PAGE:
Are anti-vaccine people conspiracy theorists generally? - page 33
I have an old friend from years ago who I now keep in touch with on Facebook. Her posts are fascinating in the amazing variety of conspiracy theories, some outrageous, some maybe partially true.... Read More
Nov 11, '17Quote from FlatlineI just get a friend to give me a swirly in the toilet. It exposes me to all the germs, all at once, and my immune system can take out possums in the back yard. And there are no credible studies discounting its effectiveness.I am being serious.
There is a group of people that simply do not believe in it unless their hands are visibly soiled. They cite many of the things anti-vaccine people cite, "doesn't work, is not necessary, is potentially harmful...."
Both hand washing and vaccinations are forms of hygiene, they are both very firmly grounded in science and medicine as being beneficial. Why would someone question one foundation of science and medicine but not the others?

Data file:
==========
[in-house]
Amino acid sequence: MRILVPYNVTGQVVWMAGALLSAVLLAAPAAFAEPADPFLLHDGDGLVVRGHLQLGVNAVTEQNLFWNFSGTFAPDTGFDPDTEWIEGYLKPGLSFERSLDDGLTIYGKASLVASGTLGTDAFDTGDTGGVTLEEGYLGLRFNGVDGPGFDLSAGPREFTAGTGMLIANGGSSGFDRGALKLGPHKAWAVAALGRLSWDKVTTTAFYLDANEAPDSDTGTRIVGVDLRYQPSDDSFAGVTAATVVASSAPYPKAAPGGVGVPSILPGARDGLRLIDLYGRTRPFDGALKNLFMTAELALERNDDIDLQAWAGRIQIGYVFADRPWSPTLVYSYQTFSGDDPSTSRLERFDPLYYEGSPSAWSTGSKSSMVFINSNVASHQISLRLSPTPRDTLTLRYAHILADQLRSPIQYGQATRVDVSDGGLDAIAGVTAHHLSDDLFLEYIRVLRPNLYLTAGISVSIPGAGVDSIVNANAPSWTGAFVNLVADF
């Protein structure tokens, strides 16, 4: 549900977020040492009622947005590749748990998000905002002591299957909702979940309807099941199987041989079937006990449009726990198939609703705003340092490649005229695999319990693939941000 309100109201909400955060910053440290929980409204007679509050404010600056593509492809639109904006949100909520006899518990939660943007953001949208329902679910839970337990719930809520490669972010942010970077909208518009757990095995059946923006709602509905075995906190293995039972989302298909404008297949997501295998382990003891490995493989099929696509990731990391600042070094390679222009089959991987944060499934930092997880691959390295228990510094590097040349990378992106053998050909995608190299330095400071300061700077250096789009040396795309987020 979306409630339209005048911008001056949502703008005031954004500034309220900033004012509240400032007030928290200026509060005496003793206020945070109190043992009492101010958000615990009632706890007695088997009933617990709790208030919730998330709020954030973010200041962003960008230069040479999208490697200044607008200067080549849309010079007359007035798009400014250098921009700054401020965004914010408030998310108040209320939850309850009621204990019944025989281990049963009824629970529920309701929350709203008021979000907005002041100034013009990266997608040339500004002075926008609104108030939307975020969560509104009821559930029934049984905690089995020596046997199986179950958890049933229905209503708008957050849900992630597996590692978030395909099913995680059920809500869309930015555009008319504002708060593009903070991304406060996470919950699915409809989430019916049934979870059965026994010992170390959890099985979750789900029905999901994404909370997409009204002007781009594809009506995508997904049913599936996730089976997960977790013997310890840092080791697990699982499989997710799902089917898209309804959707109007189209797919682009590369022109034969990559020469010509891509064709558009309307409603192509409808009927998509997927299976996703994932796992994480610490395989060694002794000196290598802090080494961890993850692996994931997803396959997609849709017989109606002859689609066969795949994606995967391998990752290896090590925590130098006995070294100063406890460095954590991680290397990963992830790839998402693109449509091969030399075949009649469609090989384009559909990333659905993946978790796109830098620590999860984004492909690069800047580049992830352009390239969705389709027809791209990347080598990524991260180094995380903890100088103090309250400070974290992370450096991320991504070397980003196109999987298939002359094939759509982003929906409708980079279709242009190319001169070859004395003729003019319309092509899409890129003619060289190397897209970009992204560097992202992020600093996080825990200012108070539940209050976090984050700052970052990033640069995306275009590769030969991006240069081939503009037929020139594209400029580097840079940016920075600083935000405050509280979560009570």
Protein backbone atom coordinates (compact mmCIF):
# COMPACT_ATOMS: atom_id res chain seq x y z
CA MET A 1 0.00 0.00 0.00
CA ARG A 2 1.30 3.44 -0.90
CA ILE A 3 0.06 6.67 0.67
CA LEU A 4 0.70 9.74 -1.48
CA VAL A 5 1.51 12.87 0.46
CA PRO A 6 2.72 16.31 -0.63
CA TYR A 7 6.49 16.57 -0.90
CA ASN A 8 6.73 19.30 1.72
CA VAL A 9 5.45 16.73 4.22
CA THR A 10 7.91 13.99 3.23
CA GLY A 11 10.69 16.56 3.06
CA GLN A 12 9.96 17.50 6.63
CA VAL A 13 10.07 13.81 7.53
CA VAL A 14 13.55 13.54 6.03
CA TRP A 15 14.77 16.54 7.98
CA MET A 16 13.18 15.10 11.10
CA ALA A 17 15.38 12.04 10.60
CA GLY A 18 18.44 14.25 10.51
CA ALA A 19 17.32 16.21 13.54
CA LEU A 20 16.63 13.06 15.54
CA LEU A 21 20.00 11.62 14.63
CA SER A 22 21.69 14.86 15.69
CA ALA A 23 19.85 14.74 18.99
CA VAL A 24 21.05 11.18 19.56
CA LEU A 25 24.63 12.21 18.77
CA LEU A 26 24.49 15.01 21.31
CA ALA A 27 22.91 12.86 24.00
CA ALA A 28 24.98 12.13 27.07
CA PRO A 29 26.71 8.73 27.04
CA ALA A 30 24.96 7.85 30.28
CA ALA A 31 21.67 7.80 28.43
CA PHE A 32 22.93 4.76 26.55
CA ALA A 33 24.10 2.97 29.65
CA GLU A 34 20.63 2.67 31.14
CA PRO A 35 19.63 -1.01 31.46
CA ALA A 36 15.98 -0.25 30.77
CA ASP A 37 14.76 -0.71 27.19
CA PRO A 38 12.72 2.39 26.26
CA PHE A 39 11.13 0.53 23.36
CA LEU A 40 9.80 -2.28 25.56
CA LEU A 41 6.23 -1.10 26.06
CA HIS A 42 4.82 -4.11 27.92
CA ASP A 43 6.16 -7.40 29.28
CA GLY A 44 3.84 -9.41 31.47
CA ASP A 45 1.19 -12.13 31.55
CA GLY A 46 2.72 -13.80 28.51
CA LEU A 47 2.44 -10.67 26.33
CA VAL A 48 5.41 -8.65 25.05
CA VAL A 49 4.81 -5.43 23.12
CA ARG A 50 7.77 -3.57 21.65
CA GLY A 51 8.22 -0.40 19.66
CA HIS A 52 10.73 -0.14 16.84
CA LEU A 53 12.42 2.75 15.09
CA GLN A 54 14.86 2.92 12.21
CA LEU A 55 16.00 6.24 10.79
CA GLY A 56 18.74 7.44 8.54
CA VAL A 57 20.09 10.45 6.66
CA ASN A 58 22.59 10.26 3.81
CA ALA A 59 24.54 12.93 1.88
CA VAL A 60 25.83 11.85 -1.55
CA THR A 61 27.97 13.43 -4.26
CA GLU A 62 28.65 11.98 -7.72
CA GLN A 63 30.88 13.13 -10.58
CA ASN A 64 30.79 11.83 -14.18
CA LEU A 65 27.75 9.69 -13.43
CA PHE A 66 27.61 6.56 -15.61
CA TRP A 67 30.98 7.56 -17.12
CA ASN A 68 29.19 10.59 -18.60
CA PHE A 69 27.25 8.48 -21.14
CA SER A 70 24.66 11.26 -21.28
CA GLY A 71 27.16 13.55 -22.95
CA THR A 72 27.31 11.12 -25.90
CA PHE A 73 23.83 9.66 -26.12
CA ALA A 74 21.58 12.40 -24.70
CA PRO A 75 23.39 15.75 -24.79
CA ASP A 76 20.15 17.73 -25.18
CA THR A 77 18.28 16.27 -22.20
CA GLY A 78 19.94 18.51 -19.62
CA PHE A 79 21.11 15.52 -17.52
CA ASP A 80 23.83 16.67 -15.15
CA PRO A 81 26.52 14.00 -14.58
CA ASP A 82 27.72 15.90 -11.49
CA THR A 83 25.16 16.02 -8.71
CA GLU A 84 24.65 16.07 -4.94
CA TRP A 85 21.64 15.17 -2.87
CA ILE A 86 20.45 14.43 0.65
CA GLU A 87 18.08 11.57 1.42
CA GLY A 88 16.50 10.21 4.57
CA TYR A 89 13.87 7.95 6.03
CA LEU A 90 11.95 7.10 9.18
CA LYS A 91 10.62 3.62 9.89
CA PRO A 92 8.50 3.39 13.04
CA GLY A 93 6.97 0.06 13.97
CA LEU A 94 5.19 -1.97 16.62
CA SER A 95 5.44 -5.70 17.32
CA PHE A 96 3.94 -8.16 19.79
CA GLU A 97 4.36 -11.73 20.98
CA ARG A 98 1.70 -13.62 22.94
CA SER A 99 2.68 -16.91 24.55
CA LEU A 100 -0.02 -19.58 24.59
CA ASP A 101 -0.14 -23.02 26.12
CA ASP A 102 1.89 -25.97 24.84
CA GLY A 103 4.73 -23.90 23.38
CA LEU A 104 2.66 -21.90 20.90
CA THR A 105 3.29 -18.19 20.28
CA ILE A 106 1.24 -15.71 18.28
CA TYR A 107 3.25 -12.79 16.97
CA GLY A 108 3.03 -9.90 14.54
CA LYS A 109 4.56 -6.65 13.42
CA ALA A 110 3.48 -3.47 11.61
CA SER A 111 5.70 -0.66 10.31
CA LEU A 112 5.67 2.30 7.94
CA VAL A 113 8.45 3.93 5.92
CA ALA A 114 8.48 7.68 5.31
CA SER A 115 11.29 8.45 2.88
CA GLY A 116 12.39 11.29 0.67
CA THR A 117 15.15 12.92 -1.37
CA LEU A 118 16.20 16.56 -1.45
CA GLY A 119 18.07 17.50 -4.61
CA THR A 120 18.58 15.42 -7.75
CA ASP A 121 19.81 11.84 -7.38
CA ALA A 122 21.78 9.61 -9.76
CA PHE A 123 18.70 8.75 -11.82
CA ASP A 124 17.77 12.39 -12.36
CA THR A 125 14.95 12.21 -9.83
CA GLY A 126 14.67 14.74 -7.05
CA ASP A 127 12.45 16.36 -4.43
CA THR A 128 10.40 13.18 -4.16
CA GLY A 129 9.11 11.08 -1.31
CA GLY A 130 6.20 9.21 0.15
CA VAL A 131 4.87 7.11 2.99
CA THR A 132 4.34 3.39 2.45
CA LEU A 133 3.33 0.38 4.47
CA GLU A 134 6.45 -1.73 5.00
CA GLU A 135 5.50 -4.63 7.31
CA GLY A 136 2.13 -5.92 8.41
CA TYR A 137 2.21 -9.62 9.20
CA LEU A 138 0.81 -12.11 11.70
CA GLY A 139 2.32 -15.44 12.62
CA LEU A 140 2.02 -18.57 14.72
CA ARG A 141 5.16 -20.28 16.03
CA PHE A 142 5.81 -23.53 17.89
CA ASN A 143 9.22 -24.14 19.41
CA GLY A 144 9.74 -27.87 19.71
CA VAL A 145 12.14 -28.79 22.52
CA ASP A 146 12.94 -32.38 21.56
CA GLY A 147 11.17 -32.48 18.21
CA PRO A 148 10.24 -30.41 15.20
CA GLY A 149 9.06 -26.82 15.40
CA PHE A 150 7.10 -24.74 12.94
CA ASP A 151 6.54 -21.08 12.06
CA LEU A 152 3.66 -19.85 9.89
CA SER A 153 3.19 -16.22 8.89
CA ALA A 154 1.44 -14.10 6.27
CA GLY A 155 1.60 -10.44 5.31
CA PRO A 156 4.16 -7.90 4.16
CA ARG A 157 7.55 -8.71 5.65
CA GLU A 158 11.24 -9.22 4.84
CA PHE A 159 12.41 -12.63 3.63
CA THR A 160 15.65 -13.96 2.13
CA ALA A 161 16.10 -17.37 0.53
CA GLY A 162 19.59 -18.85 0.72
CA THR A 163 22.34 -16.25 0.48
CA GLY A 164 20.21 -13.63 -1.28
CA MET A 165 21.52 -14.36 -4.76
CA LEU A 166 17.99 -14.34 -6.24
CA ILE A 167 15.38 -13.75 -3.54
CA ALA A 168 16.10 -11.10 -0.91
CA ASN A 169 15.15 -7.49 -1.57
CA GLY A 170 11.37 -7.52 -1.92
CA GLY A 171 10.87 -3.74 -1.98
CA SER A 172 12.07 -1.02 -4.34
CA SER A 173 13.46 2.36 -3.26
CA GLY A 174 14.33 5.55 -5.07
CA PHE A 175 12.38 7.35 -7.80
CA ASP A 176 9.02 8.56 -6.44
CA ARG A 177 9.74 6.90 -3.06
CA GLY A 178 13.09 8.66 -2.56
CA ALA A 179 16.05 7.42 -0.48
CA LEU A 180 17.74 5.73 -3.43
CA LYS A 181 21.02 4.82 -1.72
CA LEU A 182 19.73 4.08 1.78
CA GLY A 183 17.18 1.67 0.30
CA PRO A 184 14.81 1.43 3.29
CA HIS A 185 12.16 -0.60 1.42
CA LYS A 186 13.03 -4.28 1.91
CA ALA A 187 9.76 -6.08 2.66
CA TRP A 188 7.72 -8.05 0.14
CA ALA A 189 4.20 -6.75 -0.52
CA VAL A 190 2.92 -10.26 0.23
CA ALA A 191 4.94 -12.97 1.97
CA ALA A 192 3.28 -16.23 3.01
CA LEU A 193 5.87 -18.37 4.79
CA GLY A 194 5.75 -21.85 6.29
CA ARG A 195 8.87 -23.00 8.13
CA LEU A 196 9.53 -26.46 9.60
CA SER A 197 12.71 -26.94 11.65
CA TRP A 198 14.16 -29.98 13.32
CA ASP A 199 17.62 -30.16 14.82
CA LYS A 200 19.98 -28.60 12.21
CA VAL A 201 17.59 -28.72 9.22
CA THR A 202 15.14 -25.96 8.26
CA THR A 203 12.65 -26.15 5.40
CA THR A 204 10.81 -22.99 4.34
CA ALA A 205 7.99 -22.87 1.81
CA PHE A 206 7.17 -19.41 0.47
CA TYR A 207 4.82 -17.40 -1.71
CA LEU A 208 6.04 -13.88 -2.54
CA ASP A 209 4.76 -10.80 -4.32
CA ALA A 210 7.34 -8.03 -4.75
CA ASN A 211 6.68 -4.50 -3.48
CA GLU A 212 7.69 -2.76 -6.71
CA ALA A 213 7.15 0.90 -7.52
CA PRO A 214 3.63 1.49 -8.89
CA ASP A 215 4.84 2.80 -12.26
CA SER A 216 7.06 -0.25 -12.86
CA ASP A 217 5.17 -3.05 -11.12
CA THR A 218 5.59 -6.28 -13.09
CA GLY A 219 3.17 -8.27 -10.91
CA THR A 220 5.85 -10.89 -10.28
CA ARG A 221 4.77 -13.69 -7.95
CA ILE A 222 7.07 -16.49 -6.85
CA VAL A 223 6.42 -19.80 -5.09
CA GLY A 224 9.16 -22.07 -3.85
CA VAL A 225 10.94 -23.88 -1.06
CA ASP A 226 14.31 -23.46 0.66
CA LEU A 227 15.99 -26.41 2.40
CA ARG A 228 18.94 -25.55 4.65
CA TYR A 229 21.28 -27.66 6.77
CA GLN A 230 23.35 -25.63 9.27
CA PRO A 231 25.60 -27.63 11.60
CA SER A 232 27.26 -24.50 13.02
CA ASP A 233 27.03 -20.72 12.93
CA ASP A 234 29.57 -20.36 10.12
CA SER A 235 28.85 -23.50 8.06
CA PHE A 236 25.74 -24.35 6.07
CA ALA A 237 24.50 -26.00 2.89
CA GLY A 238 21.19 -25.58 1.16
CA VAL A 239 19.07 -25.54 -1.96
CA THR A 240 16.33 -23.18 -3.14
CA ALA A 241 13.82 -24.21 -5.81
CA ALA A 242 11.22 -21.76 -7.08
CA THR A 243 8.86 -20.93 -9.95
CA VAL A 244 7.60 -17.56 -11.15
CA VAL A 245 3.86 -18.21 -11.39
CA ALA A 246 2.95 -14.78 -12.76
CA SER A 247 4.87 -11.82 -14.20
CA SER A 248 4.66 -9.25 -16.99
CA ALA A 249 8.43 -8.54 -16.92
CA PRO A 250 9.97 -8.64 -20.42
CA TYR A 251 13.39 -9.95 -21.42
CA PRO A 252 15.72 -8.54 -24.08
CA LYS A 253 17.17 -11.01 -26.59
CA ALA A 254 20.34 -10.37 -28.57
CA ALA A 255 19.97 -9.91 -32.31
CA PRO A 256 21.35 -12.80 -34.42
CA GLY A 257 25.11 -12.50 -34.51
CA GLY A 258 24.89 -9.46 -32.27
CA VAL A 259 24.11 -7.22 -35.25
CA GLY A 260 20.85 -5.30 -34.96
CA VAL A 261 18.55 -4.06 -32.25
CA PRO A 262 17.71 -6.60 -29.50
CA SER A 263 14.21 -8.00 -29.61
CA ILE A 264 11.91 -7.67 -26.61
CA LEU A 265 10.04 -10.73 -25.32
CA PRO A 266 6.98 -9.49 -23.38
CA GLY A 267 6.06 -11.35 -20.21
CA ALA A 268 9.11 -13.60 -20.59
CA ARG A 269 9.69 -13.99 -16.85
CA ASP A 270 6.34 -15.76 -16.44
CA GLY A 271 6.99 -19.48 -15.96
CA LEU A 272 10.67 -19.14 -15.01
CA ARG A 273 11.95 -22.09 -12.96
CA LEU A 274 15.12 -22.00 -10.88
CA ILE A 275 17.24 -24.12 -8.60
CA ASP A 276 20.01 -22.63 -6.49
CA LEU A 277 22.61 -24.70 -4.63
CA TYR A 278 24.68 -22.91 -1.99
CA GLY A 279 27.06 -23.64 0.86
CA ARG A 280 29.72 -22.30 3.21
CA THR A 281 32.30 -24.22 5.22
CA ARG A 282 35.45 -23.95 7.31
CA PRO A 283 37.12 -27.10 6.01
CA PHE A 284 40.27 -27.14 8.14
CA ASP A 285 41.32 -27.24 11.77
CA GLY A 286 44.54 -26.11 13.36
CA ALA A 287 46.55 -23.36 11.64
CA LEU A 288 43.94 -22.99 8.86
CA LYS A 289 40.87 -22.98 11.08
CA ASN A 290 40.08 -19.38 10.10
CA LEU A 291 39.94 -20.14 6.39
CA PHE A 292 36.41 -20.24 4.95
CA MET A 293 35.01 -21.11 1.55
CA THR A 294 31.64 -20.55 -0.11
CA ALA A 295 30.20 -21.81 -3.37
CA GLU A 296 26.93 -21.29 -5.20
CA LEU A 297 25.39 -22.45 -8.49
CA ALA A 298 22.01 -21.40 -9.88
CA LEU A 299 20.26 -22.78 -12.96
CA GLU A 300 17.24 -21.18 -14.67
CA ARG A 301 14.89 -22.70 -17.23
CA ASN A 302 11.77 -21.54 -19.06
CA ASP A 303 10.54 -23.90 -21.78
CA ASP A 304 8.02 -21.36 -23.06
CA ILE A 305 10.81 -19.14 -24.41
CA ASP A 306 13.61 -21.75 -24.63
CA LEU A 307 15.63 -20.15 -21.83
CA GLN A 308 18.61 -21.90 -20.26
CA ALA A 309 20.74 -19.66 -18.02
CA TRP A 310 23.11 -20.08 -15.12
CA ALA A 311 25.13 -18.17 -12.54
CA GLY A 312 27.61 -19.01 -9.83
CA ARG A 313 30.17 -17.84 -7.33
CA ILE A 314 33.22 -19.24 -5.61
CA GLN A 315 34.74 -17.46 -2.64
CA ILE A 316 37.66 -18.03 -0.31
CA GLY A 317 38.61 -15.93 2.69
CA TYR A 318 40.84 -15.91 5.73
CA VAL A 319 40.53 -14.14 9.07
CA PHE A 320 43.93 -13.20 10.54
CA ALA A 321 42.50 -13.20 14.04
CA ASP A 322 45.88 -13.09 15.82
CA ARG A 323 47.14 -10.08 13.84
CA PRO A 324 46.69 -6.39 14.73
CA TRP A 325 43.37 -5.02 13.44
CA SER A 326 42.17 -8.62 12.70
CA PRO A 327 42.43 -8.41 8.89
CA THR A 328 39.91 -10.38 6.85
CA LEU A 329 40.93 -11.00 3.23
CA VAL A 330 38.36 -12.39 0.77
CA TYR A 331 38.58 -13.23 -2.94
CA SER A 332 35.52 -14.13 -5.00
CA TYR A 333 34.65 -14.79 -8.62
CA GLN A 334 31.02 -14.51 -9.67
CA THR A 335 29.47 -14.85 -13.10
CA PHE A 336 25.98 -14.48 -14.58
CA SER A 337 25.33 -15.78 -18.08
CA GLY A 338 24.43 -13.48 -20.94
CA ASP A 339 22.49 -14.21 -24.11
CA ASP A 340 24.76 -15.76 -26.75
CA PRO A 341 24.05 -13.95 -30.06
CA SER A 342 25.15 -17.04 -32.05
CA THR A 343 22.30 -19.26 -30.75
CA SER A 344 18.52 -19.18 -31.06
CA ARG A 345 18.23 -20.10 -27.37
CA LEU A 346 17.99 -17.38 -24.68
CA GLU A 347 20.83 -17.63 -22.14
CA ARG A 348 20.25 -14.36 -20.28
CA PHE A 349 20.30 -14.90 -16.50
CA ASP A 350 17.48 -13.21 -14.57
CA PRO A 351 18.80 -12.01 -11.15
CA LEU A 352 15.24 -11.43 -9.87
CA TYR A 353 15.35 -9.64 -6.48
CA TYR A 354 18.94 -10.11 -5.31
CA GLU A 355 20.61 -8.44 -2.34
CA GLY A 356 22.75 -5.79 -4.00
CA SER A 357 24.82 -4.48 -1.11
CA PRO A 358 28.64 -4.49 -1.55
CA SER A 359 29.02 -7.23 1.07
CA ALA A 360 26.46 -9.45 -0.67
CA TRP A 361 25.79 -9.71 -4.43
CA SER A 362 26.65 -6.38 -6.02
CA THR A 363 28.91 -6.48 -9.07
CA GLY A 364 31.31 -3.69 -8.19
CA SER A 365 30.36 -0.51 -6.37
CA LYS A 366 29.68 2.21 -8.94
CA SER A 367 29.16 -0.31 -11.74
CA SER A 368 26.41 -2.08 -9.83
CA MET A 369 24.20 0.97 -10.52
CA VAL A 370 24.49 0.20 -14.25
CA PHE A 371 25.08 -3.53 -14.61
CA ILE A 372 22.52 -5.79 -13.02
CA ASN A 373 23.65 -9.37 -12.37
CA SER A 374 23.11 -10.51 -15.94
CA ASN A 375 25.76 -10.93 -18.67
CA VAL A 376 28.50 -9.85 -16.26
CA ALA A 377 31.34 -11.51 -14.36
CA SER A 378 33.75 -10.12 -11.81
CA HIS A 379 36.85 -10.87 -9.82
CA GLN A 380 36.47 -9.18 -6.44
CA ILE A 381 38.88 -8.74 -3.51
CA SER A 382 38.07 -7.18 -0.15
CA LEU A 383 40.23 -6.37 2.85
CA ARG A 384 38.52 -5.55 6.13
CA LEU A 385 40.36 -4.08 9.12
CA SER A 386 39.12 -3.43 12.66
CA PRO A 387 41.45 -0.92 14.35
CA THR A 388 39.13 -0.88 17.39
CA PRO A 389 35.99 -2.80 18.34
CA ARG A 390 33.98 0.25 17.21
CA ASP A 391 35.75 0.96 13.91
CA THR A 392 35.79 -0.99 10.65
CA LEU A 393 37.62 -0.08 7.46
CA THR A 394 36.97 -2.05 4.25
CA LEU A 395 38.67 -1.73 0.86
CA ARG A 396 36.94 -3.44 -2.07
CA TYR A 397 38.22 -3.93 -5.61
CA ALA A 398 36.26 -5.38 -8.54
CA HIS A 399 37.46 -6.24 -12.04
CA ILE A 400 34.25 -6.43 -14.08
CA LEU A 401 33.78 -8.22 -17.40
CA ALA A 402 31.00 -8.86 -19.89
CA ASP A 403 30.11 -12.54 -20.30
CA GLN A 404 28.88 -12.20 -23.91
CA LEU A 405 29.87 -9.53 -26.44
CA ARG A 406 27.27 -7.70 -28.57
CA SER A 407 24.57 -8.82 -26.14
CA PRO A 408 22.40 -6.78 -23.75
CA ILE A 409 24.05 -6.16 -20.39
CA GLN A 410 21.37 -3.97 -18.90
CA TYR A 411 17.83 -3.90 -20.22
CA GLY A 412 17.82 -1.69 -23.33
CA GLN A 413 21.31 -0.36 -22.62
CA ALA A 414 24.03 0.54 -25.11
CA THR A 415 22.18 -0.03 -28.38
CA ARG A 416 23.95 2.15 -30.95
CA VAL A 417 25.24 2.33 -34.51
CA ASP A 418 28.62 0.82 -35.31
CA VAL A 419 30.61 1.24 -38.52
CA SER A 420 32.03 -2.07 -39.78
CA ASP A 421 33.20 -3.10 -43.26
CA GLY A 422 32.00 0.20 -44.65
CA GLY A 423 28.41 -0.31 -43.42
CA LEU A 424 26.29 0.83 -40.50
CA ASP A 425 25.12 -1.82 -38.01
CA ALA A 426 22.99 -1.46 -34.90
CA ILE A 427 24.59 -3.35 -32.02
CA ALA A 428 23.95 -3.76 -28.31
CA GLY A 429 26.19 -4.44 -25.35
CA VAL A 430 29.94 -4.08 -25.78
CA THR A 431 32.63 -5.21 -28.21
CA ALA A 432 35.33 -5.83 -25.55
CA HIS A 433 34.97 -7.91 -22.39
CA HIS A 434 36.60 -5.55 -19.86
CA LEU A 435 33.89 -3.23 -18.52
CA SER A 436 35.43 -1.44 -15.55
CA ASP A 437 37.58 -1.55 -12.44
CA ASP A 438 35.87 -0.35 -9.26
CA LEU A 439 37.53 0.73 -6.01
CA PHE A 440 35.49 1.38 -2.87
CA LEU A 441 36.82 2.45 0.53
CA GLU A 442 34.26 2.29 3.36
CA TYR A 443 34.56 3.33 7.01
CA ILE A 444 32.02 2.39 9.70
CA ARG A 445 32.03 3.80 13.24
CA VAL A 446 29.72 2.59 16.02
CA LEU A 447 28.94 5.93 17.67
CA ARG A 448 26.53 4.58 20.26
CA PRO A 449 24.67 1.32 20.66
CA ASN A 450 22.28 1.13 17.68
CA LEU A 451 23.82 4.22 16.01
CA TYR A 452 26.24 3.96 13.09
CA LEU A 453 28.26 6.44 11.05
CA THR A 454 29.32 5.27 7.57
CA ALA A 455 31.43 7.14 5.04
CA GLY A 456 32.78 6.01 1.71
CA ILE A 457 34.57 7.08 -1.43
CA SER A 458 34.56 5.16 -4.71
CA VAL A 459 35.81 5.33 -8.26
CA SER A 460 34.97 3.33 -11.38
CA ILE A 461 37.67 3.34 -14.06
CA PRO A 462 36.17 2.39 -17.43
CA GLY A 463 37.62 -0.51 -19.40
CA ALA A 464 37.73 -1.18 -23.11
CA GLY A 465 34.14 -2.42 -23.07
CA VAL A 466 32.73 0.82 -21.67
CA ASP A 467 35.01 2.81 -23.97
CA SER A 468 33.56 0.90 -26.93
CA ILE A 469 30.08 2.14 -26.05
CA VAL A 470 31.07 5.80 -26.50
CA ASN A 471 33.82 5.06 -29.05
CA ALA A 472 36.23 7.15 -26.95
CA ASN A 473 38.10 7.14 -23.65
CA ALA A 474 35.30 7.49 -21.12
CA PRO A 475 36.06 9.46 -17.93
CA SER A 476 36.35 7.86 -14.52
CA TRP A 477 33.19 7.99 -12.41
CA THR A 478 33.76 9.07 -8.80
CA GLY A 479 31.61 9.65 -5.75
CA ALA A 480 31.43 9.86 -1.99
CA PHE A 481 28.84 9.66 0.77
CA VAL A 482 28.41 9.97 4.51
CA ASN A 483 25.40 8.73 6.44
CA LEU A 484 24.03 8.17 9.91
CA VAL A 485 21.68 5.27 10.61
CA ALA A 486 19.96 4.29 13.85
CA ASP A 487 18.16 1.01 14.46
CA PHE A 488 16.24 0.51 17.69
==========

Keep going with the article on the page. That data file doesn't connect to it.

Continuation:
Nov 11, '17Quote from wtbcrnaApparently you haven't heard of Roy Moore, who is getting strong support from the religious right. While he does deny having sex with a 14 year old, he doesn't deny dating teenagers- whatever that means. And, as some of his supporters point out, Mary was a teenager and Joseph was an adult.I don't how many coins did fall out?. It was an example to try to make you understand herd immunity, obviously it didn't work.
If you are working as a nurse and/or not living in plastic bubble then you are still a danger to everyone around you if decide to not be vaccinated.
The whole reason for herd immunity is to protect the population as a whole, which would mean that the flu would still have little chance of spreading even if someone didn't become immune to the flu from the flu vaccine.
The last I heard it was still illegal to molest children and cover it up.
It is a new world.